If I wasn’t going to do chemical research in an academic career and I wasn’t going to do chemical research in an industrial job, how should I pay society back for the publicly-supported scientific training I received? Should I be building new scientific knowledge on my own time, in my own garage, until I’ve built enough that the debt is settled? How much new knowledge would that take?

The fact is, none of us Ph.D. students seemed to know at the time that public money was making it possible for us to get graduate training in chemistry without paying for that training. Nor was there an explicit contract we were asked to sign as we took advantage of this public support, agreeing to work for a certain number of years upon the completion of our degrees as chemists serving the public’s interests. Rather, I think most of us saw an opportunity to pursue a subject we loved and to get the preparation we would need to become principal investigators in academia or industry if we decided to pursue those career paths. Most of us probably didn’t know enough about what those career paths would be like to have told you at the beginning of our Ph.D. training whether those career paths would suit our talents or temperaments — that was part of what we were trying to find out by pursuing graduate studies. And practically, many of us would not have been able to find out if we had had to pay the costs of our Ph.D. training ourselves.

If no one who received scientific training subsidized by the public went on to build new scientific knowledge, this would surely be a problem for society. But, do we want to say that everyone who receives such subsidized training is on the hook to pay society back by building new scientific knowledge until such time as society has all the scientific knowledge it needs?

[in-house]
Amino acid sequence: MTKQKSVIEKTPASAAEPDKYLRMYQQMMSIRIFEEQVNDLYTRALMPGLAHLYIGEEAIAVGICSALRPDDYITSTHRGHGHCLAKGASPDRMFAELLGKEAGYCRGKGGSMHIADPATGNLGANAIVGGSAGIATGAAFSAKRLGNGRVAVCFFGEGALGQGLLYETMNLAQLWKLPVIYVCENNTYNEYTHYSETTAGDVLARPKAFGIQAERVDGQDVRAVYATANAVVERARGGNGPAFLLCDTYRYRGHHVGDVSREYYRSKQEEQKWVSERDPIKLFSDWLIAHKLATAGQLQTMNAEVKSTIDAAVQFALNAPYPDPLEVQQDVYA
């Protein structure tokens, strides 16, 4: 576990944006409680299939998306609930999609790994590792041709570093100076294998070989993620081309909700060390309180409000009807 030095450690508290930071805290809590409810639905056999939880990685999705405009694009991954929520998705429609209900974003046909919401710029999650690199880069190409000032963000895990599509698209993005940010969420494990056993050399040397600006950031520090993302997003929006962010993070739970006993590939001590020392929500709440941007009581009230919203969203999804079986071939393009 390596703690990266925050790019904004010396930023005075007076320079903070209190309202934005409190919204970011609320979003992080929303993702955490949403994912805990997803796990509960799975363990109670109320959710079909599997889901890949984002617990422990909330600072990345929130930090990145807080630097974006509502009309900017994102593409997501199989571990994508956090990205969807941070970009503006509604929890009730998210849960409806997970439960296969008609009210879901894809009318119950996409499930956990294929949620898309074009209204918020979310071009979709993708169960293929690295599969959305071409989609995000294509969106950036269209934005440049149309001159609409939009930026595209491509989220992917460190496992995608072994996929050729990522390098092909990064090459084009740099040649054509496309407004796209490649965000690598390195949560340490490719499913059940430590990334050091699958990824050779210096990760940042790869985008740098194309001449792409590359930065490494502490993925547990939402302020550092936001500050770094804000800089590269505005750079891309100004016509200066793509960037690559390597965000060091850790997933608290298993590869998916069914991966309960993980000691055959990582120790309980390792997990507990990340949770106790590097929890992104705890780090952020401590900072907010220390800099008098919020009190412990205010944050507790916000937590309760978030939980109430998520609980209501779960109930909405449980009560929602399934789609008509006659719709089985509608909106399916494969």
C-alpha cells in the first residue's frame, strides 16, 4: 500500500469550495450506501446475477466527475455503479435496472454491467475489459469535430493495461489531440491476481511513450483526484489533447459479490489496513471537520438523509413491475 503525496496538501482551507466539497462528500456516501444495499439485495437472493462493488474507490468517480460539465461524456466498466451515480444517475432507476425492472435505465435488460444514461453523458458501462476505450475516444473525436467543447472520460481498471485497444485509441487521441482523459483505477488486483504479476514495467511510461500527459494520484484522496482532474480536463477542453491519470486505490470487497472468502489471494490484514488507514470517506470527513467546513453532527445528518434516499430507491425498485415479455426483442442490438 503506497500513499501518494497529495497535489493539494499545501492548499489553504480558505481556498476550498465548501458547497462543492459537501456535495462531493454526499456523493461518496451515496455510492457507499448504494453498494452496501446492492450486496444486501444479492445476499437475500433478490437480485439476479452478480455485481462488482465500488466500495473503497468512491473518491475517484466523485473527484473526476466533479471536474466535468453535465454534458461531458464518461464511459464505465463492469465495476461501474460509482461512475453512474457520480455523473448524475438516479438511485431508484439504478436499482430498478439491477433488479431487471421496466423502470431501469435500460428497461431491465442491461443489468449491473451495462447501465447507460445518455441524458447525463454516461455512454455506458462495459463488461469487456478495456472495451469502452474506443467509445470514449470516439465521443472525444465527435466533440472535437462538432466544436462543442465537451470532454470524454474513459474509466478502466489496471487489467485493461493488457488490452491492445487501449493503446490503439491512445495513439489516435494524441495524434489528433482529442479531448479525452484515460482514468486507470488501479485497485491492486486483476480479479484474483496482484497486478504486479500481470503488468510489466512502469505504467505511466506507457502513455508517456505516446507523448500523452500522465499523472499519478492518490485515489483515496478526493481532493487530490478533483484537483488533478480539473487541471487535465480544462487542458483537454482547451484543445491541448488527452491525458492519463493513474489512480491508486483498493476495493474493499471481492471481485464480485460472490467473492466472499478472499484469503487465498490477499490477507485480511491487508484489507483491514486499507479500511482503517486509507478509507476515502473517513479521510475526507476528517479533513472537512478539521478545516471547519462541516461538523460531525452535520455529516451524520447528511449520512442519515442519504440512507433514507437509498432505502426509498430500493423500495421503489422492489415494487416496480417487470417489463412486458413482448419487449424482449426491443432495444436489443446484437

That strikes me as too strong. However, given that I’ve benefitted directly from a societal investment in Ph.D. training that, for all practical purposes, I stopped using in 1994, I’m probably not in a good position to make an objective judgment about just what I do owe society to pay back this debt. Have I paid it back already? Is society within its rights to ask more of me?

Here, I’ve thought about the scientist’s debt to society — my debt to society — in very personal terms. In the next post in the series, we’ll revisit these questions on a slightly larger scale, looking at populations of scientists interacting with the larger society and seeing what this does to our understanding of the obligations of scientists.
Posts in this series:

Questions for the non-scientists in the audience.

Questions for the scientists in the audience.

What do we owe you, and who’s “we” anyway? Obligations of scientists (part 1)

Scientists’ powers and ways they shouldn’t use them: Obligations of scientists (part 2)

Don’t be evil: Obligations of scientists (part 3)

How plagiarism hurts knowledge-building: Obligations of scientists (part 4)

What scientists ought to do for non-scientists, and why: Obligations of scientists (part 5)

What do I owe society for my scientific training? Obligations of scientists (part 6)

Are you saying I can’t go home until we cure cancer? Obligations of scientists (part 7)

Janet D. Stemwedel About the Author: Janet D. Stemwedel is an Associate Professor of Philosophy at San José State University. Her explorations of ethics, scientific knowledge-building, and how they are intertwined are informed by her misspent scientific youth as a physical chemist. Follow on Twitter @docfreeride.

The views expressed are those of the author and are not necessarily those of Scientific American.

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  1. 1. David Whitlock 4:22 pm 01/27/2014

    It isn’t just scientific knowledge that needs to be “paid back”.

    The only reason humans are not still scrabbling in the savanna for roots and berries is because humans took what their parents taught them and built upon it. We drive on roads because earlier generations built those roads. Not everyone needs to be a farmer because mechanized farming was developed. That allowed the children of farmers to leave the farms and learn to do other things.

    No one can “pay back” the knowledge debt that we owe to past generations. We can only “pay it forward” to future generations so they can pay it forward too.

    The one-sided selfishness of those who refuse to acknowledge the help they got so they can pretend they don’t owe anything to anyone is the problem with the economy today. Warren Buffet knows that he owes his success to the infrastructure that generations before him built and currently maintain. He knows that on the savanna he would likely be lion food.